When I was twelve years old I started to fully understand the impact of my mom’s eating disorder (ED) on her health and mind, and, on our family. For several years she struggled with her weight and was frequently on diets and involved in various dieting programs. Although she promoted healthy messages regarding food and body acceptance to me and my sister, she described struggling internally with critical messages about herself. Her diet at this particular time had helped her lose a significant amount of weight and people praised her for it. They looked at her ‘thin’ body and equated that with health, not realizing that in fact she was struggling with an ED and that she was at her physically (and psychologically) unhealthiest. Her life, which had previously revolved around her relationships, her children and her hobbies, became even more obsessed with calorie-counting, exercise and the numbers on the scale. I was aware of some of this at the time, and other things I learned and understood more when she was in treatment and as I got older. For several years she received both inpatient and outpatient treatment for her eating disorder; she is a survivor and I’m proud of her resilience, determination and openness to seeking help.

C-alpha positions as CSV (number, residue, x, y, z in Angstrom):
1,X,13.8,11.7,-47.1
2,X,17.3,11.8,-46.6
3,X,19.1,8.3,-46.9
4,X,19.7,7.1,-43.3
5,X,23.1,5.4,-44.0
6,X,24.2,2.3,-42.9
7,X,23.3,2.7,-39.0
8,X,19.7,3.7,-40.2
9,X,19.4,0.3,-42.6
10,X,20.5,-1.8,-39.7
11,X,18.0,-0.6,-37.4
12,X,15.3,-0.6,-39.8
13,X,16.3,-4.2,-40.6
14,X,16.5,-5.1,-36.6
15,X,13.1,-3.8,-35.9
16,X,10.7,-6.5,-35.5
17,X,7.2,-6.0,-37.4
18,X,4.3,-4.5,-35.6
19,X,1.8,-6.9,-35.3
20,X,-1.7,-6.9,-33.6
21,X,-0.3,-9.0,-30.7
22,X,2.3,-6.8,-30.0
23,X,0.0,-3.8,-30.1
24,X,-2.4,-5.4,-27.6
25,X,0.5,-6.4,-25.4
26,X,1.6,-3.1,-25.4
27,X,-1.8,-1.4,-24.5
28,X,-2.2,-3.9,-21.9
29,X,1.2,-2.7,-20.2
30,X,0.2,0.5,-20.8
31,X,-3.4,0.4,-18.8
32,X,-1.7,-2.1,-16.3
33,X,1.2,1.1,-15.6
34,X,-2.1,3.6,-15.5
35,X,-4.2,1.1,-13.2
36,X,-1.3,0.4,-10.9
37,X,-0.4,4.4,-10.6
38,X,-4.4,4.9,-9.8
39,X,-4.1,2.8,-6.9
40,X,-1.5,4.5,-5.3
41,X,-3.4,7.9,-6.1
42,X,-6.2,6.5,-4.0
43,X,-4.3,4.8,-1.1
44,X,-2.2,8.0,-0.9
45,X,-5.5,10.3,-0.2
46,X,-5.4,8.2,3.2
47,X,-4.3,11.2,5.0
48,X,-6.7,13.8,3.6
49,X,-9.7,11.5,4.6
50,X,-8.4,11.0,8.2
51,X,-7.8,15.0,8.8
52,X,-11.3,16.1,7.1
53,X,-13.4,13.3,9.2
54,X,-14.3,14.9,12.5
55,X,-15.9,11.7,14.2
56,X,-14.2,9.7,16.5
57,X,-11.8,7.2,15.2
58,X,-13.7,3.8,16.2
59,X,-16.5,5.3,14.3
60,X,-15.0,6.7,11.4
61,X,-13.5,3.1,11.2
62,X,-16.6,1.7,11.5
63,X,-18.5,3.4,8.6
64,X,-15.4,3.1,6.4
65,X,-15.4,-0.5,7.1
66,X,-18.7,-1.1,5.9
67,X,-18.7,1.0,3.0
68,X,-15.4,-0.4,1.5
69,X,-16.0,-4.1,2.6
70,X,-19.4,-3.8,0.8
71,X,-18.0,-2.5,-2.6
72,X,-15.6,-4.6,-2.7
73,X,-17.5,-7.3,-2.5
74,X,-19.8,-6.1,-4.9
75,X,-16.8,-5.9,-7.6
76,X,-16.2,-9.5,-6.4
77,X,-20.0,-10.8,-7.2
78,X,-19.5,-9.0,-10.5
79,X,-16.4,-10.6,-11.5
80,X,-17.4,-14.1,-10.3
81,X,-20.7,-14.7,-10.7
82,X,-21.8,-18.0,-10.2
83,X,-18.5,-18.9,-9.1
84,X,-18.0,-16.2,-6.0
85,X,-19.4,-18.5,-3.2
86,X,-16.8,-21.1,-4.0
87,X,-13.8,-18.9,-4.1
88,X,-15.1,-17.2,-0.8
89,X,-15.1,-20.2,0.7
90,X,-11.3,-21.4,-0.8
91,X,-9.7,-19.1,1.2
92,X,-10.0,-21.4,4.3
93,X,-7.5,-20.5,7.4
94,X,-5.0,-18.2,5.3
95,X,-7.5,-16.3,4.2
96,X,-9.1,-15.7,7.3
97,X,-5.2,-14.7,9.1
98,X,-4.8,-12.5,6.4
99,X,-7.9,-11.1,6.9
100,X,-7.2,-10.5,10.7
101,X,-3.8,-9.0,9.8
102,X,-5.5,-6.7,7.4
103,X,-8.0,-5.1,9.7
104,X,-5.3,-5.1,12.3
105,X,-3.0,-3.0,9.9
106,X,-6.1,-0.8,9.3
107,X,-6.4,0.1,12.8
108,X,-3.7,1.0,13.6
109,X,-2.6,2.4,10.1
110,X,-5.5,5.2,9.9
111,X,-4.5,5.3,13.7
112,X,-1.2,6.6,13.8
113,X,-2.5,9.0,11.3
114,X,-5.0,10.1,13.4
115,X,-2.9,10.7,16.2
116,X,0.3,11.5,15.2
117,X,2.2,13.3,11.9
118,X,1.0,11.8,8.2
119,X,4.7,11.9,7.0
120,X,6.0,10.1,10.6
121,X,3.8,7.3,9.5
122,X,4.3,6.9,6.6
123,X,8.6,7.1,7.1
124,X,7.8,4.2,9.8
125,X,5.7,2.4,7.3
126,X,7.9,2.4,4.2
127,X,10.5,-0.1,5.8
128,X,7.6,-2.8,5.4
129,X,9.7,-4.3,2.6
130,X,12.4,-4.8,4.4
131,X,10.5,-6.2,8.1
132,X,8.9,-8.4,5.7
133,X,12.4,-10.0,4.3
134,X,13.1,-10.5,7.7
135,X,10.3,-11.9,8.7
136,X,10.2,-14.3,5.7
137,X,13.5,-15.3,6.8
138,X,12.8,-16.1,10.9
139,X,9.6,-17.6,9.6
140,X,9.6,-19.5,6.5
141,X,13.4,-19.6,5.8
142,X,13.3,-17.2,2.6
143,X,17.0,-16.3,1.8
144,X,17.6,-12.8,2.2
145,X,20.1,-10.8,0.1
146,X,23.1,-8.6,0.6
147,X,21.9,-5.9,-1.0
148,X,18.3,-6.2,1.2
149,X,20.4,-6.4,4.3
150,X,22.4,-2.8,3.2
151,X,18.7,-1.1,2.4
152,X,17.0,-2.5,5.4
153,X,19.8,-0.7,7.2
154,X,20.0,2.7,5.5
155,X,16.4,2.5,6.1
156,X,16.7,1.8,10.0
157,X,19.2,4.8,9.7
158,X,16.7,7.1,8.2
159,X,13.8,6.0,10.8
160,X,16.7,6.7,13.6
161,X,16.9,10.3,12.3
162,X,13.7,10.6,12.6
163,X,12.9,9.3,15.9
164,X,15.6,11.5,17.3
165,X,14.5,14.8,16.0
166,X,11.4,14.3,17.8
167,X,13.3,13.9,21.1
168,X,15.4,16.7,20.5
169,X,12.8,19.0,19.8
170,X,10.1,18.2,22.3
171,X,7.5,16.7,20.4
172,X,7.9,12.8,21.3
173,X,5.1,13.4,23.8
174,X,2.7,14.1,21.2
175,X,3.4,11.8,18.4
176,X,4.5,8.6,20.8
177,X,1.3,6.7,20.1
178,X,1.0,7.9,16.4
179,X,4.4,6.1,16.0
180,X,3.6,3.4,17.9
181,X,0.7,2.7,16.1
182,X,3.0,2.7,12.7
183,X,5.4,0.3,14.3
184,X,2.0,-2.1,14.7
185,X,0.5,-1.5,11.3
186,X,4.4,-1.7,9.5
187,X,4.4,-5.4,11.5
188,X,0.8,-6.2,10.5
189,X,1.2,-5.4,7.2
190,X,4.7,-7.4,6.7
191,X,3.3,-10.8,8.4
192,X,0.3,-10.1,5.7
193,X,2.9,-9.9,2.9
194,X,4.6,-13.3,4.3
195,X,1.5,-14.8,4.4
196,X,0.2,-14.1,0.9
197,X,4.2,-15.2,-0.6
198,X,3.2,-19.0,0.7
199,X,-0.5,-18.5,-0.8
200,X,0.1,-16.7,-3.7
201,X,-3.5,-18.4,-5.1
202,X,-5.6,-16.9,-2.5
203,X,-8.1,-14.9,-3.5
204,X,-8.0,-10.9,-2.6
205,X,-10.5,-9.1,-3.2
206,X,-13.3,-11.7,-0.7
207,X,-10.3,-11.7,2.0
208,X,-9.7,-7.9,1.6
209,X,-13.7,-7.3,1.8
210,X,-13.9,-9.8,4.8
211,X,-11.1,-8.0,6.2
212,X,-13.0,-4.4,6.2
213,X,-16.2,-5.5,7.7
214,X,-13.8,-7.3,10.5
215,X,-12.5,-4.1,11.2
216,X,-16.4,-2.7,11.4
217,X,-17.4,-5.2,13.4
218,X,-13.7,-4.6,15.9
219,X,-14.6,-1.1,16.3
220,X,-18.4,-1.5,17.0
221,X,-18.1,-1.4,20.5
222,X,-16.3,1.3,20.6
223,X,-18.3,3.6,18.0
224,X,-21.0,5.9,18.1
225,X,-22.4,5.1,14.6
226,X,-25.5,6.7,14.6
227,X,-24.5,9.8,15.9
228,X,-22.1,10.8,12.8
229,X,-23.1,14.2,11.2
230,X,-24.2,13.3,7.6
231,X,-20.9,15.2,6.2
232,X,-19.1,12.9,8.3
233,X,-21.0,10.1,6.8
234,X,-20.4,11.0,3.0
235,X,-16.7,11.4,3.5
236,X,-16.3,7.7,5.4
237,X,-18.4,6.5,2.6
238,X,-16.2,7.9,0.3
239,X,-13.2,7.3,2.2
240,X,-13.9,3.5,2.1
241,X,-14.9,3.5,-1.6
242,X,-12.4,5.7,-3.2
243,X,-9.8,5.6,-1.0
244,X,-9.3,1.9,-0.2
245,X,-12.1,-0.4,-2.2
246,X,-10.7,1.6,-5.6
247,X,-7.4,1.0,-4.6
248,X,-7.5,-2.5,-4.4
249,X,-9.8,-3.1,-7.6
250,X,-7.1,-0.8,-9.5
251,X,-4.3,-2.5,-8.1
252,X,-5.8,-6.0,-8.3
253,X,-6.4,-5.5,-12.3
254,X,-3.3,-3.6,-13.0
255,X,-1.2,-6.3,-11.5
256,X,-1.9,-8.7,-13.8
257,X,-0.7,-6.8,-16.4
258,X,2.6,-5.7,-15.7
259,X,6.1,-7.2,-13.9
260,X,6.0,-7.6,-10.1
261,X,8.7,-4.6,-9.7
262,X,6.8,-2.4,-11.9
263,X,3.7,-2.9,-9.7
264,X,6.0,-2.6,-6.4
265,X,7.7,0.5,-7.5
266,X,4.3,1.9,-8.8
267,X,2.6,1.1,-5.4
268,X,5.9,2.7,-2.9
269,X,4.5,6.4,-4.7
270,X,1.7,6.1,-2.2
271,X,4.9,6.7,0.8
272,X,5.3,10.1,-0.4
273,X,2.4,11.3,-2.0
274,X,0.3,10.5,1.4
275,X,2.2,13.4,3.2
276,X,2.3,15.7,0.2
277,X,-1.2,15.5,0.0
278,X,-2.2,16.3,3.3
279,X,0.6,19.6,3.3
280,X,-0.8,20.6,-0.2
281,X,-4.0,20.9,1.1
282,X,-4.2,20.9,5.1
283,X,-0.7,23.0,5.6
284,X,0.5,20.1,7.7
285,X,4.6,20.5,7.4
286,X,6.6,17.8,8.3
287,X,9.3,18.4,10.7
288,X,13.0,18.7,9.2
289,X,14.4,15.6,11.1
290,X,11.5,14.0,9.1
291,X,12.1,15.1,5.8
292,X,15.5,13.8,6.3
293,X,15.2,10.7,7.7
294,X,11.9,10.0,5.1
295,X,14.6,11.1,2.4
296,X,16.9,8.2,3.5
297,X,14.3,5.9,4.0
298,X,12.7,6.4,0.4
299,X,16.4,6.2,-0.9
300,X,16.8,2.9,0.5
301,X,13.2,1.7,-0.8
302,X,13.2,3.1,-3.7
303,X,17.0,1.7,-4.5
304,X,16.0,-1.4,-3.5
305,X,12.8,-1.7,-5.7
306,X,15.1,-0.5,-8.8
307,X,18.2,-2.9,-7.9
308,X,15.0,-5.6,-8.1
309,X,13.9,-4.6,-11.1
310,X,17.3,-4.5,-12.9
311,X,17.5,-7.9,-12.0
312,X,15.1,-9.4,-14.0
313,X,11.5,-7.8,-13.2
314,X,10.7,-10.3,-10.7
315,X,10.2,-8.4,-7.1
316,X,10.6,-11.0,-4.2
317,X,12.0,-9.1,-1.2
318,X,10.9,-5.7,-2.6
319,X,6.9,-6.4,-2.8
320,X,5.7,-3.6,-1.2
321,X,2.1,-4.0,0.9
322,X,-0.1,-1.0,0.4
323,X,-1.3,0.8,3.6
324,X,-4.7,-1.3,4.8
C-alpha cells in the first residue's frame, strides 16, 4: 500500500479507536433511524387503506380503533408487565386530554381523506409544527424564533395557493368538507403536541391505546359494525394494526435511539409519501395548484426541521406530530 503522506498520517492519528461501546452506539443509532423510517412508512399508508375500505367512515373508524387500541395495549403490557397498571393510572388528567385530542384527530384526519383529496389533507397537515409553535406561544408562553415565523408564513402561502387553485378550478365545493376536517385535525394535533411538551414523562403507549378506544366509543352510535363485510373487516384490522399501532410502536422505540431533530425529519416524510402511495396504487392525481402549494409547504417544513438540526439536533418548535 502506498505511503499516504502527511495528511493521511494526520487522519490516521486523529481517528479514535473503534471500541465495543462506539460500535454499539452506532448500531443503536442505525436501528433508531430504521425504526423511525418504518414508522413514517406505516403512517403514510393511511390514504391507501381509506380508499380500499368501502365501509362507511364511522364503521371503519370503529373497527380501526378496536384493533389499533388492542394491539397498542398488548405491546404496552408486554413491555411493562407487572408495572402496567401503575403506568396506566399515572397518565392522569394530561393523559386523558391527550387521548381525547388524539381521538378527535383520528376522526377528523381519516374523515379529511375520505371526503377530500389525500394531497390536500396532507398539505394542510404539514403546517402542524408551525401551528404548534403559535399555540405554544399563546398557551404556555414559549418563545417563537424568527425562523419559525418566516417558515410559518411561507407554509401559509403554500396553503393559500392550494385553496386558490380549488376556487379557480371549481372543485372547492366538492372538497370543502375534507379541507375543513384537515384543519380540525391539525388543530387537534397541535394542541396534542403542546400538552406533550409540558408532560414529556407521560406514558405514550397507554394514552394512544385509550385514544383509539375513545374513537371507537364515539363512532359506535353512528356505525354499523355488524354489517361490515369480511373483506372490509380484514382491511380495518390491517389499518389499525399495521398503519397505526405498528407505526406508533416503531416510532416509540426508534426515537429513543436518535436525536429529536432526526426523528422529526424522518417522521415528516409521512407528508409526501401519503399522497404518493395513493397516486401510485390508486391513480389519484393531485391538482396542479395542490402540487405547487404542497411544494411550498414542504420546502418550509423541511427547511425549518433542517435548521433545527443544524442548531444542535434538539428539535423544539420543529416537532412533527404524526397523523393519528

Eating Disorders are not always visible, but they are treatable. They can affect sons, daughters, sisters, brothers, aunts, uncles, friends, cousins, and parents. Today is Eating Disorders Action Day— promote ED awareness and treatment.
Carrie Pollard-Jarrell, MSW RSW